25-Hydroxyvitamin D3-23-hydroxylase, a renal enzyme in several animal species

Arch Biochem Biophys. 1986 Oct;250(1):86-93. doi: 10.1016/0003-9861(86)90704-6.


The presence of 23,25-dihydroxyvitamin D3 has been demonstrated in vivo and in vitro by a number of laboratories. In order to evaluate the significance of 23-hydroxylation, renal 23-hydroxylase activity was compared to renal 24-hydroxylase activity in several species before and after treatment with 1,25-dihydroxyvitamin D3. The maximum activity of 23-hydroxylase varied widely among species. Treatment of animals with 1,25-dihydroxyvitamin D3 24 h and again 2 h prior to assay of renal tissue resulted in a 1.7- to 5.2-fold increase in 23-hydroxylase activity and a 3.8- to 20.6-fold increase in 24-hydroxylase activity compared to untreated controls. Maximum activity for both 23- and 24-hydroxylase required the enzyme substrate, 25-hydroxyvitamin D3, and an optimum concentration (30 mM) of an oxidizable substrate such as L-malate to supply the reducing equivalents of NADPH needed. Addition of 10 mumol of magnesium chloride resulted in 19 and 24% increases in activity for 23- and 24-hydroxylase, respectively. L-Malate supported the hydroxylation reactions better than succinate, alpha-ketoglutarate, or pyruvate. The apparent Km of calf renal 23-hydroxylase was 5.7 +/- 1.0 microM and of 24-hydroxylase, 2.0 +/- 0.2 microM. Apparent Km's for 23-hydroxylase varied from a low of 2.7 +/- 0.3 microM in the sheep to a high of 19.1 +/- 0.5 microM in the chick, and for 24-hydroxylase from 0.5 +/- 0.1 microM for the chick to 2.0 +/- 0.2 microM for the calf. Maximum velocity values (Vmax) ranged from 40 +/- 9 pmol/min/g for 23-hydroxylase in the chick to 396 +/- 92 in the calf, and for 24-hydroxylase from 108 +/- 89 pmol/min/g in the chick to 851 +/- 88 in the pig. These results help explain the in vivo metabolite concentrations and the predominance of the C(24)- over C(23)-oxidation pathways. Renal 23-hydroxylase was similar to 24-hydroxylase in that it was inhibited by carbon monoxide (63%), cyanide (51%), and antimycin (67%), required molecular oxygen, and functioned best at physiological pH 7.4. It was also inhibited by p-chloromercuribenzoate (39%), but not by dinitrophenol. The relatively large amount of 23-hydroxylase activity present in renal tissue of the calf and young chicks, dogs, goats, pigs, rats, mice, and sheep suggests a prominent role for this enzyme in vitamin D metabolism.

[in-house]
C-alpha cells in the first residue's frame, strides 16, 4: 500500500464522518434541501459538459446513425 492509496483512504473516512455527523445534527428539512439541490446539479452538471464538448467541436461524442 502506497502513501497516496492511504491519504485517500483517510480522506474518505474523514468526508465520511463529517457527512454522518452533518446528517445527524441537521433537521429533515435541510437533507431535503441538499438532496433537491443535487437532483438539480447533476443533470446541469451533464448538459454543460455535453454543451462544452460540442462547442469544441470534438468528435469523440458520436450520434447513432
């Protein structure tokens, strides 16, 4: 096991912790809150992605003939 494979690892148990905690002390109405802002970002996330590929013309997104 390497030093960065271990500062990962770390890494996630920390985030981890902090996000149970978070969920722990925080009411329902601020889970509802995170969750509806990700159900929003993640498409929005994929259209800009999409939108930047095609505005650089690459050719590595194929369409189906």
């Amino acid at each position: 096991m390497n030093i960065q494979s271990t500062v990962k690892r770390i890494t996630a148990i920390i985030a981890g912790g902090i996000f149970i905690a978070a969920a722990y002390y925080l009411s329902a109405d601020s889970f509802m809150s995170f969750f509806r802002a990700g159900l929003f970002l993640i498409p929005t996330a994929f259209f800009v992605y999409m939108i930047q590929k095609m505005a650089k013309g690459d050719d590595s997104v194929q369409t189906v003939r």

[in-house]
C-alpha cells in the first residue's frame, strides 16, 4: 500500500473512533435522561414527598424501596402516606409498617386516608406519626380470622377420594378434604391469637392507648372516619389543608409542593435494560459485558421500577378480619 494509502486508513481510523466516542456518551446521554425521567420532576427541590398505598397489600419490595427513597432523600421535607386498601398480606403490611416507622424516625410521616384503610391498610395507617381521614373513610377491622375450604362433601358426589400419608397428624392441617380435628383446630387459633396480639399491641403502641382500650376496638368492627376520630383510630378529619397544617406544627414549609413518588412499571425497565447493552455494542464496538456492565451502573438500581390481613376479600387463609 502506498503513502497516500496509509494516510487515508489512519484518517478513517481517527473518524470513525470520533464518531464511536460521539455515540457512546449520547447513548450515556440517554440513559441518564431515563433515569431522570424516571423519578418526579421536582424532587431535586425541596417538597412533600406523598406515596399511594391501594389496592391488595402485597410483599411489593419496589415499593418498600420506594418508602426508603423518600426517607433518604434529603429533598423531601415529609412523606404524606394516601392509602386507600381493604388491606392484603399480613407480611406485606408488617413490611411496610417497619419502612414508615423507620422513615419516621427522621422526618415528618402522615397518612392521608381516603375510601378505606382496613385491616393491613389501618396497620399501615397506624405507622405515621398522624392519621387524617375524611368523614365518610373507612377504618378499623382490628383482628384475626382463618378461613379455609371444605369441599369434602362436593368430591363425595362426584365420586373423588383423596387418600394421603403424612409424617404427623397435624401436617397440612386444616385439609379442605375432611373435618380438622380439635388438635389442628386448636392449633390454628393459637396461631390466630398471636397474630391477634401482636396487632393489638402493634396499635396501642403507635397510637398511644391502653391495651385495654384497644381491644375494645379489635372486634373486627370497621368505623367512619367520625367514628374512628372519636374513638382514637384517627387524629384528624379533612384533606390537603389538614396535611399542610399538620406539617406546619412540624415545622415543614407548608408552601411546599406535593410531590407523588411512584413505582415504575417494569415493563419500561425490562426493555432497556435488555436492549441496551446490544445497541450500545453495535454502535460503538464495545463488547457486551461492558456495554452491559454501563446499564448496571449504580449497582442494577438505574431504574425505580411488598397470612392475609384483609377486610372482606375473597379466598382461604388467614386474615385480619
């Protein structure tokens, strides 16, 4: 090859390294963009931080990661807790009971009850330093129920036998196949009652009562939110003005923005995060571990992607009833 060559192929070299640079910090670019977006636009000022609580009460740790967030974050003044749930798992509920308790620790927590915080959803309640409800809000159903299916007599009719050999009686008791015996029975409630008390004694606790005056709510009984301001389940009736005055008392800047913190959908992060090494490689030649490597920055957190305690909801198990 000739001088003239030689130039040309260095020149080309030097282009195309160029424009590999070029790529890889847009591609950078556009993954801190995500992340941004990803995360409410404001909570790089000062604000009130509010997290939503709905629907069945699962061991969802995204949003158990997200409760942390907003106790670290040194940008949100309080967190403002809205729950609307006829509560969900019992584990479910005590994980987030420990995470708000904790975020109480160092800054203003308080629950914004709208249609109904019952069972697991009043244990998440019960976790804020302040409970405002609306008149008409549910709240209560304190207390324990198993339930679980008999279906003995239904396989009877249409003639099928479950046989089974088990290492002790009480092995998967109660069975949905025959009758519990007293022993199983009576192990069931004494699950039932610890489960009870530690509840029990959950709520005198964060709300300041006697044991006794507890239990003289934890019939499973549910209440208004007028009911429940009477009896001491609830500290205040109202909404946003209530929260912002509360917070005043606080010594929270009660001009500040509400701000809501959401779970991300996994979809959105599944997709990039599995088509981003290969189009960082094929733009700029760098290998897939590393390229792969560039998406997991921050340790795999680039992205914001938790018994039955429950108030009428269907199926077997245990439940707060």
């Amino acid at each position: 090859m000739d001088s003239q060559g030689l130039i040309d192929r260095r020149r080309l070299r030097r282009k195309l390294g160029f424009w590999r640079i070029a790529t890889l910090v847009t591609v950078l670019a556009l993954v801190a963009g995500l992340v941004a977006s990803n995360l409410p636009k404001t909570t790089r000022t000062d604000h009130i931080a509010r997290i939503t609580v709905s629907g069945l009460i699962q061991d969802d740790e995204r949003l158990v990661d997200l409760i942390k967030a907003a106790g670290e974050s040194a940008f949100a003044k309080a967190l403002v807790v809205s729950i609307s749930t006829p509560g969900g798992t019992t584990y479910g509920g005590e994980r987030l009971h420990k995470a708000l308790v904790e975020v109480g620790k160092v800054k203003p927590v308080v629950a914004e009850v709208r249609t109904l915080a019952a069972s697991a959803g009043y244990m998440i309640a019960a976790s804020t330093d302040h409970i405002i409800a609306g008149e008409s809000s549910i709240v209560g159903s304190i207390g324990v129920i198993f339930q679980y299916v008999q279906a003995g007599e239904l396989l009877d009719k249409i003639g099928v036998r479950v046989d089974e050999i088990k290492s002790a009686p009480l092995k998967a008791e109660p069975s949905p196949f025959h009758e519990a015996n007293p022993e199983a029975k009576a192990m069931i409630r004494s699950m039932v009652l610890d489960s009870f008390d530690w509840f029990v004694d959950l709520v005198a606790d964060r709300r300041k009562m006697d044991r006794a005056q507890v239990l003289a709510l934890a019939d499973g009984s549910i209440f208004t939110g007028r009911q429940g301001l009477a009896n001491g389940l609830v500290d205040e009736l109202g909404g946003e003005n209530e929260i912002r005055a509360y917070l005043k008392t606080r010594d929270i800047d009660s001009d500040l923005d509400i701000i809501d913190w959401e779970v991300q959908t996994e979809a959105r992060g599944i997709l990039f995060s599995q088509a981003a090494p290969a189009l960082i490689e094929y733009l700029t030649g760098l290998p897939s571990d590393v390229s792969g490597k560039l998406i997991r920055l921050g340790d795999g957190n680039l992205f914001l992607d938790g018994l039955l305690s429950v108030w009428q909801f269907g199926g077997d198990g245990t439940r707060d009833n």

Publication types

  • Comparative Study

MeSH terms

  • Animals
  • Calcifediol / pharmacology
  • Cattle
  • Chickens
  • Cytochrome P-450 Enzyme System*
  • Dogs
  • Goats
  • Kidney / enzymology*
  • Kinetics
  • Mice
  • Rats
  • Sheep
  • Species Specificity
  • Steroid Hydroxylases / antagonists & inhibitors
  • Steroid Hydroxylases / metabolism*
  • Swine
  • Vitamin D3 24-Hydroxylase


  • Cytochrome P-450 Enzyme System
  • Steroid Hydroxylases
  • Vitamin D3 24-Hydroxylase
  • Calcifediol